The Getty Department of Photographs is the Mecca of Photography

The J. Paul Getty Museum’s collection of over one hundred thousand images is among the most comprehensive holdings of rare and important photographs in the world. It ranges from daguerreotypes to work by contemporary photographers.

For conservation purposes and, may I add, due to their sheer number, photographs cannot be kept on permanent display, but go on view during rotating exhibitions. The images below are from ”Now Then: Chris Killip and the Making of In Flagrante” , ‘‘the most important photobook to document the devastating impact of deindustrialization on working-class communities in northern England in the 1970s and 1980s”.

Paired here with an image from the Cactus Garden and a detail from one of the exterior walls showcasing just a few of the 1.2 million square feet of travertine stone used to cover many surfaces of the Getty Center.

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Bever Skinningrove (1987) by Chris Killip
Gelatin silver print

The Getty Center

July 18th, 2017

The Getty Villa

J. Paul Getty purchased his first work of ancient art in 1939 – a small terracotta sculpture. Almost thirty years later, inspired by his growing collection of antiquities of Greek, Roman, and Etruscan art, he announced he would build a museum worthy of such treasures: a recreation of the Villa dei Papiri, a luxurious Roman residence in Herculaneum, Italy that had been buried by the eruption of Mount Vesuvius in 79 A.D.

The Villa dei Papiri (“Villa of the Papyruses”) was rediscovered in the 1750s. The excavation recovered bronze and marble sculptures, wall paintings, colorful stone pavements, and over a thousand papyrus scrolls – hence the name. The Getty villa is a near replica of it, in scale and appearance; even some of the materials used were taken from the Villa dei Papiri. (source)

In other words, the Getty Villa should be seen as a work of art in itself and feature high on your list of ”must-see” museums next time you plan a trip to Southern California. 

In antiquity, as today, awnings served both a ceremonial and practical purpose. Roman hosts invited guests to dine on outdoor couches protected from the sun by colourful fabric. Tends and awnings throughout towns and cities marked festivals and holidays and provided shade for the audience in open-air arenas and theatres.


Pair of Altars with Aphrodite and Adonis
Greek, made in Taras, South Italy, 400-375 B.C.


Mixing Vessel with Adonis, Aphrodite and Persephone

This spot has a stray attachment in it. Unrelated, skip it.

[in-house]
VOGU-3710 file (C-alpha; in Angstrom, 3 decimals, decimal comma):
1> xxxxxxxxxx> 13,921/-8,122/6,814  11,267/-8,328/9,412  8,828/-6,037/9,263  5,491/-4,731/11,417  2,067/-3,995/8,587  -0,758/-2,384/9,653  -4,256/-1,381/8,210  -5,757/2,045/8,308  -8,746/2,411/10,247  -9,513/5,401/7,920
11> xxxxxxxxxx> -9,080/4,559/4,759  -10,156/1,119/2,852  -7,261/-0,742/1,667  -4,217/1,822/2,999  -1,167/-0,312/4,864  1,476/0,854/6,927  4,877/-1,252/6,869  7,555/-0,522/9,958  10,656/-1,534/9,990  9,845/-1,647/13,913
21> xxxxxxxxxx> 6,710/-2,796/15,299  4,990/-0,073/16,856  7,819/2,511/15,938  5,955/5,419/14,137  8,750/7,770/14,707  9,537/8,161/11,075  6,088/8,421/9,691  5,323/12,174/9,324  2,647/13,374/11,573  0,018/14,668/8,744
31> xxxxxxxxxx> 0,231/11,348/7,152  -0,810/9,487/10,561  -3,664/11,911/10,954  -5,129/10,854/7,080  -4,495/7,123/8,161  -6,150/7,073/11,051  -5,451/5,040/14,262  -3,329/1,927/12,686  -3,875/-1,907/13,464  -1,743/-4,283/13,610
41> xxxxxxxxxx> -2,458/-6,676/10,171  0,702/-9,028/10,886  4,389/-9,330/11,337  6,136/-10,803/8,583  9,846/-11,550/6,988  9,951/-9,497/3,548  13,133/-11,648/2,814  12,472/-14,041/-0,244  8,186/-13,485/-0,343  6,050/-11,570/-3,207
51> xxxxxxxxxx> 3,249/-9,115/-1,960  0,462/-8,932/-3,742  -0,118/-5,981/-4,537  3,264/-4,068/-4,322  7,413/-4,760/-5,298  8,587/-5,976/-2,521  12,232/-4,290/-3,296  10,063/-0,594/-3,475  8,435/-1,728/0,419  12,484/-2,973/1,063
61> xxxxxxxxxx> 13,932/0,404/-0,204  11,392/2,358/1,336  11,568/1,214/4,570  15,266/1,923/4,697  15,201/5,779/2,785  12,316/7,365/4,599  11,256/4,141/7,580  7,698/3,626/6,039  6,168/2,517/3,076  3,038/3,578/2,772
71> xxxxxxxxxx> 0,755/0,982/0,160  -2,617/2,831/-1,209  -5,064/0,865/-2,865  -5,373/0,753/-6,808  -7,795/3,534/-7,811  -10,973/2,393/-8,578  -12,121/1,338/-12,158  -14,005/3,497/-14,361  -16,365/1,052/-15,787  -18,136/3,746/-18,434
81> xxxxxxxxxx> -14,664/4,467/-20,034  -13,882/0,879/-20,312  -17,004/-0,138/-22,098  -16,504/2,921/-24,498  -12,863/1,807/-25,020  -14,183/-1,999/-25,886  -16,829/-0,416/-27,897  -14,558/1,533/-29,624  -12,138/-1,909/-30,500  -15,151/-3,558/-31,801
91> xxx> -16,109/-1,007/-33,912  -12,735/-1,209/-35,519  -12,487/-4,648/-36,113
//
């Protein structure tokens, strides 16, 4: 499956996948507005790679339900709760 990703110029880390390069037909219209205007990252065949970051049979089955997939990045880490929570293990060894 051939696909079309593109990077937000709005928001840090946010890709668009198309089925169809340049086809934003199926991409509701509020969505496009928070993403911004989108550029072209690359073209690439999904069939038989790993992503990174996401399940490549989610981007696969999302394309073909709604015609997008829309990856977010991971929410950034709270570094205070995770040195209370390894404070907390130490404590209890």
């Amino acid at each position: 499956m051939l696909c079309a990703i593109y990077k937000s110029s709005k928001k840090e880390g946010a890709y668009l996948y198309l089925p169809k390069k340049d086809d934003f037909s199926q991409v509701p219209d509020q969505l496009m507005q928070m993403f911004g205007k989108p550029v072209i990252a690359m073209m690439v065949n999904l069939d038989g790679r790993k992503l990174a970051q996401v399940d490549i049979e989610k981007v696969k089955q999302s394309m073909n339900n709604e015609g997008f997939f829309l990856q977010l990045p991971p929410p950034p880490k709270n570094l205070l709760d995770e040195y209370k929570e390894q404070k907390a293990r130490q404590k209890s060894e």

Greek, made in Athens, 390-380 B.C.


Venus
Roman, A.D. 100-200; found in Rome


Muse
Roman, about A.D. 200


Storage Jar with Medusa
Greek, made in Athens, 530-520 B.C.


The Lansdowne Herakles
Roman, about A.D. 125

This sculpture was one of J. Paul Getty’s most prized possessions and inspired him to build this Museum in the style of an ancient Roman villa. The statue, representing the Greek hero Herakles with his lionskin and club, was discovered in 1790 near the villa of the Roman emperor Hadrian at Tivoli, Italy.


Poet as Orpheus with Two Sirens
Greek, made in Taras, South Italy, 350-300 B.C.


Pair of Peacocks
Roman, from Syria, possibly Emesa (present-day Homs), A.D. 400-600


Sadly – and alarmingly – the Getty Villa will remain closed all weekend – Saturday and Sunday, November 10 and 11, 2018 – due to the ongoing wildfires in order to help firefighting efforts by alleviating traffic on the Pacific Coast Highway. The Villa itself is not threatened by the fires.

Here’s hoping to see the end of this destruction, soon.

The Getty Villa

The House Stalker

Stalking the Gehry Residence, that unique structure that looks like it sprung out of a cubist painting, which Frank Gehry designed himself and built around an existing suburban Dutch Colonial house.

I only wish I could have seen the interior but then I wouldn’t have been a stalker, I would have been an acquaintance or a friend of the family. Wouldn’t that be something!

The Gehry Residence, Santa Monica

July 17, 2017

A work of art

There are many wonderful museums and art galleries in this world.

Then, there is The Getty.

Multilayered, modern design; open spaces; galleries drenched in natural light; gardens and streams; breathtaking views of the city and surrounding hills. If you can, go on a Saturday when the Getty remains open until 9 p.m. Because nothing beats watching the sunset from one of the balconies. Or the city lights as they begin to flicker.

June 15th, 2017

Westwood Village

Fox Village Theatre and the Gayley Terrace apartments. They were declared historic-cultural monuments in 1988 and not everyone was happy about that.

The Los Angeles Times wrote: ”Jean Taylor Lawrence, the owner of Gayley Terrace at the time, appeared near tears as she appealed to the council to leave her property alone. Lawrence said she was being punished for keeping her Spanish Colonial-style building in good repair.”

“Our corner looks beautiful, and it was because of my hard work,” Lawrence said after the council vote. “They have torn my heart out.” – [source]

Yet, in 2017, the complex looked more beautiful than ever.  

Westwood Village

July 15th, 2017

Warner Bros Studio Tour – I

L.A.
The city of angels, the city of stars, the city of dreams. Rather than revolving around a centre, L.A. expands in neighbourhoods, or rather cities-within-the-city, each one with its own character and levels of popularity, gentrification and cool. We will (re)visit some of these neighbourhoods in the coming days but… first things first: a behind-the-scenes tour where some of the magic happens – in Warner Bros Studios.

Scene 1 – Take 1 (exterior snapshots) Warner Bros Studio Tour
3400 W. Riverside Dr.
Burbank, CA 91505

July 14th, 2017